Helps her to climb out of those depths using financial literacy as a tool to allocate her time according to her values?

Renews her lease on life, and leaves her more resilient and energized to become the person she wants to be when she grows up?

That possibility is my why.

Comments 11

  1. Happy birthday CD. I guess the majority of my life is in the rear view mirror too as I am just a couple of months shy of my 48th birthday. It is a bit of a sobering thought that I have already peaked physically and intellectually and now begin the descent downwards (can’t fight mother nature unfortunately).

    I too changed my priorities from money to time which truly is the most valuable asset. And knowing you helped someone through your work (blogging or otherwise) really make is feel like the time spent was indeed worthwhile.

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  2. Hey Crispy Doc,

    Your avatars are definitely common and in need of guidance. Medical training is still based on the mentorship model to teach doctors how to better care for our patients. Being a financial mentor to fellow physicians is a natural extension to that.

    Financial literacy for docs not only improves their lives and enables the better self-care that you describe. It also extends to the patients, colleagues, and communities that an empowered and non-burnt-out doctor touches.

    I think that you will reach your avatars, but that they will also mentor their own avatars.

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      Loonie Doc,

      I certainly hope it becomes the positive feedback loop you describe. Self-care is the key – just like brushing and showering, you neglect your “financial hygiene” at great personal risk (not to mention, those you see regularly will eventually notice the stench and take appropriate evasive measures).

      Thanks for the vote of confidence,

      CD

  3. Happy Birthday CD!

    I’m assuming your birthday is today. Since it’s the last day of this month (and apparently it wasn’t yesterday).

    My birthday is in January too. I might be 10 years your junior though.

    Thanks to you and the work of others, hopefully I will be financially literate enough to achieve wellness in life and not experience the burnout that others have unfortunately endured.

    Again, thank you.

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      DMF,

      Thanks for the kind wishes. 10 years my junior! I only wish I had been as savvy as you currently are.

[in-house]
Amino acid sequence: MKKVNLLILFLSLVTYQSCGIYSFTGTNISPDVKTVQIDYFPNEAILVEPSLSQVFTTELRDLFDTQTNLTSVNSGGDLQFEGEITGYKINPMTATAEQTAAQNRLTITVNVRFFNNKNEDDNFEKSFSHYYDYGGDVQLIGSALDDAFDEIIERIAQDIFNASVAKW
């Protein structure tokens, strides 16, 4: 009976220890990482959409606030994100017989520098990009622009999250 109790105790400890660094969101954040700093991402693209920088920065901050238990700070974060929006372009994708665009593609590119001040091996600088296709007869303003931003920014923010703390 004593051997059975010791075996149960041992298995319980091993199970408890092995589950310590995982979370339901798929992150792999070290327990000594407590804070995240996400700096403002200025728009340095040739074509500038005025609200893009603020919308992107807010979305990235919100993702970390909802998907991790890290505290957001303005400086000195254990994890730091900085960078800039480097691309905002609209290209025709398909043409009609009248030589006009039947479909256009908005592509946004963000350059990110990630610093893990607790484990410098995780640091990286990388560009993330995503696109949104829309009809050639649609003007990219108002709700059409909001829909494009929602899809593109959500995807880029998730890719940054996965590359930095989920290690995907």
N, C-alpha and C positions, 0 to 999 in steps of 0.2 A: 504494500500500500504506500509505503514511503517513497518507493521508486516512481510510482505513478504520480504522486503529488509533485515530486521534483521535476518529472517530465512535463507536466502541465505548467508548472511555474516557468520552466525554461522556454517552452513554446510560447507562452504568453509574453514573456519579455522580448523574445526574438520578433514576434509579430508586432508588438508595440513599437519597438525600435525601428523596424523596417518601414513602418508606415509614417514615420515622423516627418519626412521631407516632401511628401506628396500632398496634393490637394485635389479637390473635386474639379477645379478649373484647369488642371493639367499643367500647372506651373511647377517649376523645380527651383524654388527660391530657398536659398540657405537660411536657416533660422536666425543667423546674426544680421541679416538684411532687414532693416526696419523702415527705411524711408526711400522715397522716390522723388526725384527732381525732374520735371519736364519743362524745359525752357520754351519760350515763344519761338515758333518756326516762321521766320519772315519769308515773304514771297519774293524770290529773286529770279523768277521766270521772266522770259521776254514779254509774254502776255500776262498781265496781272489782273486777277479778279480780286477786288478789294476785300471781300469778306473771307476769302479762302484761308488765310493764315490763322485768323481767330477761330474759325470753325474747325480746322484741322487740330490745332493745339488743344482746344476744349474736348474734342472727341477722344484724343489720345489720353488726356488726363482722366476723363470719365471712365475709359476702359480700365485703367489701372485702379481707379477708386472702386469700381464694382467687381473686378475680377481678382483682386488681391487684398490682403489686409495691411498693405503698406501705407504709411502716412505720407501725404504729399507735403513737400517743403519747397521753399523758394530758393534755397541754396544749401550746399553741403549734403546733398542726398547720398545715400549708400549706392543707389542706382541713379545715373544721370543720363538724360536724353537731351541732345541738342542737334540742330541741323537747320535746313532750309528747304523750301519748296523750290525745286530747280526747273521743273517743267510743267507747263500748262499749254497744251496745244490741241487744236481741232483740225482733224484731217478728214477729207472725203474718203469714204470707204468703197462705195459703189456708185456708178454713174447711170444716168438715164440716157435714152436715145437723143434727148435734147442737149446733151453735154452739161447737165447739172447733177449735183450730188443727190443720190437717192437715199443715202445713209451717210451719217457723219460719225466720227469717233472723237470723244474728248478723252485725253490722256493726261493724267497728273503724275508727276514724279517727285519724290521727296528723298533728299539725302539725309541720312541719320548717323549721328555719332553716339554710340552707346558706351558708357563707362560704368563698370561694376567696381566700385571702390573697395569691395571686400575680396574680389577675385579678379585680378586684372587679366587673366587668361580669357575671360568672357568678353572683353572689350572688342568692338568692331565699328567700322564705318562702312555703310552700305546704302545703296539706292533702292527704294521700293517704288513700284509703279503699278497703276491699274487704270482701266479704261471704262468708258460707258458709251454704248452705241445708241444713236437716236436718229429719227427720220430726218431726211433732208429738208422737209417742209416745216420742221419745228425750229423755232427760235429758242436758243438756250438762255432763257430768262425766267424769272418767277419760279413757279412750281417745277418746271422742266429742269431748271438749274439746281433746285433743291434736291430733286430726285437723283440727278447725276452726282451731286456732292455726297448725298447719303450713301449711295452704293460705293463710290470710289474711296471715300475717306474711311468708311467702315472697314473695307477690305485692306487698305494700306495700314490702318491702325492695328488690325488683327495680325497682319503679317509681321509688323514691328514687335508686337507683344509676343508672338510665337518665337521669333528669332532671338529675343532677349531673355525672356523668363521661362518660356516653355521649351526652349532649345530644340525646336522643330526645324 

Brings to mind what Warren Buffett said at one of the BRK investor meetings during Q&A. A twenty-something made an inquiry, and Buffett reportedly replied along the lines of, “I’d give my entire fortune to be your age again.”

      Happy belated to you, my friend. May we celebrate many more together, in health.

      Fondly,

      CD

  4. Interesting my bday is today CD. Finances like physician lives are like tangled hair in search of a brush. The career is over emphasized at the expense of the remainder, family, finance, leisure, engagement, and the system in which it exists is designed to extract every last drop of hemoglobin, hyperhydrosis and lachrymation. It’s a nasty business where you are beat to a pulp and show up the next day for more, in fact this is what I believe medical schools choose for, not necessarily excellence or brilliance but uncommon almost perverse perseverance. Perseverance takes it’s toll, and there’ll be one child born and a world to carry on. The difference in return between 2 SD and 3 SD is a mere 4.28% yet the effort to move that needle 4.28% is a 100%. Sounds like heresy doesn’t it! Dare to be average! If you teach anybody anything teach them that. Personally I don’t have much of a purpose. I left that behind when I transcended being a doing and became a being.

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      Happy birthday, Gasem! January seems more auspicious with you and Dr. McFrugal as…not sure of the proper term. Birthmates?

      Your theory on selection for perseverance sounds intuitively correct. Medicine always chooses the Sisyphus applicant, then increases the size of the boulder each successive day.

      The rub is that it takes a non-average level of insight to realize the value in seeking to be average. That’s Heller’s Catch-22 in a nutshell. By recognizing that the system is crazy and wanting to opt out, you have demonstrated a level of understanding that confirms you can’t possibly be crazy enough to qualify for the insanity opt-out.

      To more being!

      Fondly,

      CD